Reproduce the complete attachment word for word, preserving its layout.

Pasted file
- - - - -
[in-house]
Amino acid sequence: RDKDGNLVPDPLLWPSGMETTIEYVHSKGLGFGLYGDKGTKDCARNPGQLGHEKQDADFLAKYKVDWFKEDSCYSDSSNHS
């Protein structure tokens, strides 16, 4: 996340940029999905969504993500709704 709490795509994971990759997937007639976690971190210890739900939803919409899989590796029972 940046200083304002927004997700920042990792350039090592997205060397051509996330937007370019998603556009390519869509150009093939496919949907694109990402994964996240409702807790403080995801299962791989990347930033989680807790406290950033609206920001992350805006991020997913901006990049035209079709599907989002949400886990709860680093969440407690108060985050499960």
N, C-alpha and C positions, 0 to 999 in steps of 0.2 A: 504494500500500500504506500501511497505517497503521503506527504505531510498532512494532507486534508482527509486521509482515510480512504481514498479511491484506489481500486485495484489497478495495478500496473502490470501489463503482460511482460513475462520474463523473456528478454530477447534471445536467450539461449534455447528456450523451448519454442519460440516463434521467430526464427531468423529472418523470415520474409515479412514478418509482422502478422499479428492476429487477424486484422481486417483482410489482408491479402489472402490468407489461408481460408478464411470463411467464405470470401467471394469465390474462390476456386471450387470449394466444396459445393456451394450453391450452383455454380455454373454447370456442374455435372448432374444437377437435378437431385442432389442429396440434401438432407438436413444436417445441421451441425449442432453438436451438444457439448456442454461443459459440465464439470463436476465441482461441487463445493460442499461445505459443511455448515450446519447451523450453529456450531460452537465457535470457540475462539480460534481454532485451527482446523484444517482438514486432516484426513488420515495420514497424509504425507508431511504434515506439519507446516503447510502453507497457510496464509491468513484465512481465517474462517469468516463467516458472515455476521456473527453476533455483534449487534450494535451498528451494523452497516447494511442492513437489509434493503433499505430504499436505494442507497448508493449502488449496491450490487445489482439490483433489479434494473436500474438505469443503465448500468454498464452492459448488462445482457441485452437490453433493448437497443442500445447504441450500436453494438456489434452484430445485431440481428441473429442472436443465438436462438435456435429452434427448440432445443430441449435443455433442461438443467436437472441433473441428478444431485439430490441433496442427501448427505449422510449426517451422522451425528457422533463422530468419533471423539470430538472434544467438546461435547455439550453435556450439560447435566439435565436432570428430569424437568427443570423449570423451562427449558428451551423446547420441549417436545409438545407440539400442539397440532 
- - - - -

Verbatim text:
[in-house]
Amino acid sequence: RDKDGNLVPDPLLWPSGMETTIEYVHSKGLGFGLYGDKGTKDCARNPGQLGHEKQDADFLAKYKVDWFKEDSCYSDSSNHS
């Protein structure tokens, strides 16, 4: 996340940029999905969504993500709704 709490795509994971990759997937007639976690971190210890739900939803919409899989590796029972 940046200083304002927004997700920042990792350039090592997205060397051509996330937007370019998603556009390519869509150009093939496919949907694109990402994964996240409702807790403080995801299962791989990347930033989680807790406290950033609206920001992350805006991020997913901006990049035209079709599907989002949400886990709860680093969440407690108060985050499960």
N, C-alpha and C positions, 0 to 999 in steps of 0.2 A: 504494500500500500504506500501511497505517497503521503506527504505531510498532512494532507486534508482527509486521509482515510480512504481514498479511491484506489481500486485495484489497478495495478500496473502490470501489463503482460511482460513475462520474463523473456528478454530477447534471445536467450539461449534455447528456450523451448519454442519460440516463434521467430526464427531468423529472418523470415520474409515479412514478418509482422502478422499479428492476429487477424486484422481486417483482410489482408491479402489472402490468407489461408481460408478464411470463411467464405470470401467471394469465390474462390476456386471450387470449394466444396459445393456451394450453391450452383455454380455454373454447370456442374455435372448432374444437377437435378437431385442432389442429396440434401438432407438436413444436417445441421451441425449442432453438436451438444457439448456442454461443459459440465464439470463436476465441482461441487463445493460442499461445505459443511455448515450446519447451523450453529456450531460452537465457535470457540475462539480460534481454532485451527482446523484444517482438514486432516484426513488420515495420514497424509504425507508431511504434515506439519507446516503447510502453507497457510496464509491468513484465512481465517474462517469468516463467516458472515455476521456473527453476533455483534449487534450494535451498528451494523452497516447494511442492513437489509434493503433499505430504499436505494442507497448508493449502488449496491450490487445489482439490483433489479434494473436500474438505469443503465448500468454498464452492459448488462445482457441485452437490453433493448437497443442500445447504441450500436453494438456489434452484430445485431440481428441473429442472436443465438436462438435456435429452434427448440432445443430441449435443455433442461438443467436437472441433473441428478444431485439430490441433496442427501448427505449422510449426517451422522451425528457422533463422530468419533471423539470430538472434544467438546461435547455439550453435556450439560447435566439435565436432570428430569424437568427443570423449570423451562427449558428451551423446547420441549417436545409438545407440539400442539397440532 